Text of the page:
Asia expert Omar Hamid outlines the impact of the Chinese Communist Party’s reform efforts, the changing nature of extremism in Indonesia and party politics in Thailand.



The Chinese Communist Party (CCP) officially launched a year-long “mass line” campaign in June after it was announced in late April 2013. It focuses on anti-corruption and improving the CCP’s relations with the masses, two key reform efforts under President Xi Jinping.

Given the prominent coverage of the new campaign, it seems likely that “mass line” will be an important slogan, much like “scientific development” or “harmonious society” under former president Hu Jintao. This is an ideological reference to the Mao-era phrase mass line, intended to reinforce that the CCP follows the Maoist principle of “from the masses, to the masses”.

The campaign itself is not a departure from what Xi Jinping has been pushing since assuming leadership of the CCP in November 2012. Nevertheless it is significant for two reasons: it indicates that this anti-corruption push will probably be more effective than previous campaigns have been, and that the anti-corruption campaign will remain high profile for the foreseeable future.

Xi is clearly concerned about the distance that has been created between the CCP and the people, and corruption is seen as the most serious problem creating this division.

Officials have been more cautious since Xi first initiated the anti-corruption campaign in November 2012. So far the campaign has not eliminated extravagance, but only moved activities deemed extravagant underground.

Given this, some officials are likely to be expelled from the CCP under the campaign for the improper work styles of formalism, bureaucratism, hedonism and extravagance.

Another area where the anti-corruption campaign has a potential impact is the country’s growing luxury-goods market. So far, it has arguably only had a slight impact on the luxury market, and the mass line campaign is unlikely to significantly change the situation.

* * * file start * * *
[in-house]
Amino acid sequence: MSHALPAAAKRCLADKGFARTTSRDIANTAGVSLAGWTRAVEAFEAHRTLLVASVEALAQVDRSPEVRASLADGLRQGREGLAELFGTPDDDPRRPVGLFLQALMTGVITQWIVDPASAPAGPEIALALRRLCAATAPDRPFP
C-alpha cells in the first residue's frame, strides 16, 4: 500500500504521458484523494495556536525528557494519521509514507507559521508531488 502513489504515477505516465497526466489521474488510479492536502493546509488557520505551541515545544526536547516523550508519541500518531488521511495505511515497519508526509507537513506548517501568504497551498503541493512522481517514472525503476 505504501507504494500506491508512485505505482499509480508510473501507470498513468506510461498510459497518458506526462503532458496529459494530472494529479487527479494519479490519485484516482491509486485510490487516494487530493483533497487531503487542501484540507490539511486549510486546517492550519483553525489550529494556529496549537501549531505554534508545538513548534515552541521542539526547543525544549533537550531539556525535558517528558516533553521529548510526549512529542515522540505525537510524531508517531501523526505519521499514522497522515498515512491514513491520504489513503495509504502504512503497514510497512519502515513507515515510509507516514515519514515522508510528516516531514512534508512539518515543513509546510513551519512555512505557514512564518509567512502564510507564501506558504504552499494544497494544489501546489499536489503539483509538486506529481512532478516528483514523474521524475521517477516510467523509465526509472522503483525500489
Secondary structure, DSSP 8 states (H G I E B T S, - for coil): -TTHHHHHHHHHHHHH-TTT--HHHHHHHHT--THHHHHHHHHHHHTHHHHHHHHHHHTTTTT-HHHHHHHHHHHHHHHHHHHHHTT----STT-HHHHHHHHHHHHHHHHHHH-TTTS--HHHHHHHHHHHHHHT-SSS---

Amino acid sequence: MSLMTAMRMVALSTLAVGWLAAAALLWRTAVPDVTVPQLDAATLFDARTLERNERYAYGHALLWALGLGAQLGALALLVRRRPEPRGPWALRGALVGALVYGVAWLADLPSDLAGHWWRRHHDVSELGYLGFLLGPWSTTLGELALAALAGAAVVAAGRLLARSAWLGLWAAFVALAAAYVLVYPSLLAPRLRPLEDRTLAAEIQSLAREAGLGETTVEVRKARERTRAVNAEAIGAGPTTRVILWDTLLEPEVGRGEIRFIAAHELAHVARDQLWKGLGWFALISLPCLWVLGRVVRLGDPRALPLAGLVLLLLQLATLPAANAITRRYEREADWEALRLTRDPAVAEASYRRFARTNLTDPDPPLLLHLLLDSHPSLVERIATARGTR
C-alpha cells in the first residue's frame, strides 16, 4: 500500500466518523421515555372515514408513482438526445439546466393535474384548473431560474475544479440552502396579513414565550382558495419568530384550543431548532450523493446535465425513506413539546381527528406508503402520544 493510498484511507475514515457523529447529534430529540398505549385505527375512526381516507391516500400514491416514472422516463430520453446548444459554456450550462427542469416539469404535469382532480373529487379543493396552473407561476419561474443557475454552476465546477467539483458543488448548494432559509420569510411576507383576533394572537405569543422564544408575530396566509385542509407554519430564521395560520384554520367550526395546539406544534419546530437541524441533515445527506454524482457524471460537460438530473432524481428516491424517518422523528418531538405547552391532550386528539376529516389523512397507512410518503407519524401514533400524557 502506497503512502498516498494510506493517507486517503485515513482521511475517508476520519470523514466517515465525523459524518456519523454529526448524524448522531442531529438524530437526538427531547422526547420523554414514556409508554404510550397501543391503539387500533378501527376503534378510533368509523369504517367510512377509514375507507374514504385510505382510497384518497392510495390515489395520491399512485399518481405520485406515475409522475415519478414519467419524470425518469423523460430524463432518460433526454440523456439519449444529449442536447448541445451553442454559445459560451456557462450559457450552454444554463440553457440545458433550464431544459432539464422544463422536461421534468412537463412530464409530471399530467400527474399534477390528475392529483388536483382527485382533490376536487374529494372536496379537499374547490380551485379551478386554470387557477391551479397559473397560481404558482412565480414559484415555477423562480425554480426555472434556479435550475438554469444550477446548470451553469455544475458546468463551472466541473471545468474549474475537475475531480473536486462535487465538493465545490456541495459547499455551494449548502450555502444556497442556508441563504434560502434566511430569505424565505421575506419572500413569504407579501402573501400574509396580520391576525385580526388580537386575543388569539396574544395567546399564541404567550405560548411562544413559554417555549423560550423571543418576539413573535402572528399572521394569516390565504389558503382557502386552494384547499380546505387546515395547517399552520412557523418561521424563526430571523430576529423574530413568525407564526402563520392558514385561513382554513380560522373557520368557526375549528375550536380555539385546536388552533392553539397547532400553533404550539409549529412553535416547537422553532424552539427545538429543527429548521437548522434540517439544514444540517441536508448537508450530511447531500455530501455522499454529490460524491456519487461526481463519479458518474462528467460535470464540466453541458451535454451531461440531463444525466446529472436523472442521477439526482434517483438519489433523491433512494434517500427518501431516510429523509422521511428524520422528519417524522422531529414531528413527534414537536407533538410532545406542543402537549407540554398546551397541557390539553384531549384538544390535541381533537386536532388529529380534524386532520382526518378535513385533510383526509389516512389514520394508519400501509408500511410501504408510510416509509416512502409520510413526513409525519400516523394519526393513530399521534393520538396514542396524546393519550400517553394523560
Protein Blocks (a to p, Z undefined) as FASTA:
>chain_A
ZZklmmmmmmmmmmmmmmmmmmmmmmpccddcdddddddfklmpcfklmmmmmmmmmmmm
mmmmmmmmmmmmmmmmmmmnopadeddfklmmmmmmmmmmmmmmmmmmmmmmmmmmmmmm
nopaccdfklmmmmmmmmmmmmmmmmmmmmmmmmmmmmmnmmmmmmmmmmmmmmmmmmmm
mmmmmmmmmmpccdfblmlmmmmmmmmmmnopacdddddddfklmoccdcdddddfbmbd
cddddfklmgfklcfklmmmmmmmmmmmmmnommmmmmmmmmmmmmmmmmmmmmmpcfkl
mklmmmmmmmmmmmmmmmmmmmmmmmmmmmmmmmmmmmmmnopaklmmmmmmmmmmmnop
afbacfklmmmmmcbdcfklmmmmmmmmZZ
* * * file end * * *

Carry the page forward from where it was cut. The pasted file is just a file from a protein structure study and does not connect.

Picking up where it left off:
Extremist Islamist groups first targeted Westerners in the 2002 Bali bombing. Counterterrorist police have since succeeded in disrupting various cells and killing or capturing key militants. There have been subsequent attacks on Western targets including the 2009 Ritz-Carlton and Marriott attacks in Jakarta. However, we assess that the new generation of militants will probably change this pattern.

Cells are now more dominated by new recruits that are less experienced and more locally focused. These recruits have backgrounds in vigilante groups and are unlikely to have trained in Afghanistan or the Philippines, reducing their capability to create crude improvised explosive devices.

As they are less connected to the global jihadist movement, they are less likely to follow the traditional jihadist target pattern, that is, Western diplomatic and commercial interests. Rather, target sets will probably include “un-Islamic” assets (including alcohol and music stores, bars and nightclubs), security forces, local government assets, and central and local government officials perceived to be opposed to an Islamic state.

Overall, this reduces the risk to commercial assets such as hotels and shopping malls, which fall outside the target set of most cells.


Thai politics is divided into groups allied to two political factions: the Red Shirts, who support exiled former Prime Minister Thaksin Shinawatra, ousted by a military coup in 2006; and the anti-Thaksin Yellow Shirts.

Previous protests, both by the Puea Thai Party-aligned Red Shirts and anti-Thaksin Yellow Shirts, resulted in substantial loss of life as well as property damage to commercial and government assets in Bangkok. In May 2010, the army forcefully ended protests by 100,000 Red Shirts, resulting in 91 deaths, while protesters set fire to more than 30 government and commercial properties, including the Central World Shopping Mall, causing about $1bn in damage.

Since the election of the Puea Thai government in 2011, with Thaksin’s sister Yingluck as prime minister, the risk of widespread violent protests has decreased.

In March 2013, Thaksin urged the Puea Thai government to approve amnesty laws that would forgive Red Shirt supporters the crimes committed during the 2010 violence, which the party is likely to follow, given Thaksin’s overarching influence over the party. This is likely to provoke largely peaceful anti-government demonstrations by Yellow Shirts in the Dusit diplomatic district.

There is a high risk that this will be followed by counter-demonstrations by Red Shirts, leading to fighting between both groups and an increase in death and injury risks to bystanders.

Red Shirt protests are likely if prominent Yellow Shirt members avoid convictions for their perceived roles in the 2010 coup. Government buildings and commercial assets owned by Red Shirt leaders, such as the Amarin Tower and the Grand Hyatt Erawan, would face the greatest risk of property damage. Renewed Red Shirt protests could involve the occupation of Phuket, Krabi, and Songkhla airports.

Omar Hamid is the Head of Asia Country Risk at Exclusive Analysis, a specialist intelligence company that forecasts commercially relevant political and violent risks worldwide. In late 2102, Exclusive Analysis was acquired by global market information and analytics company, IHS

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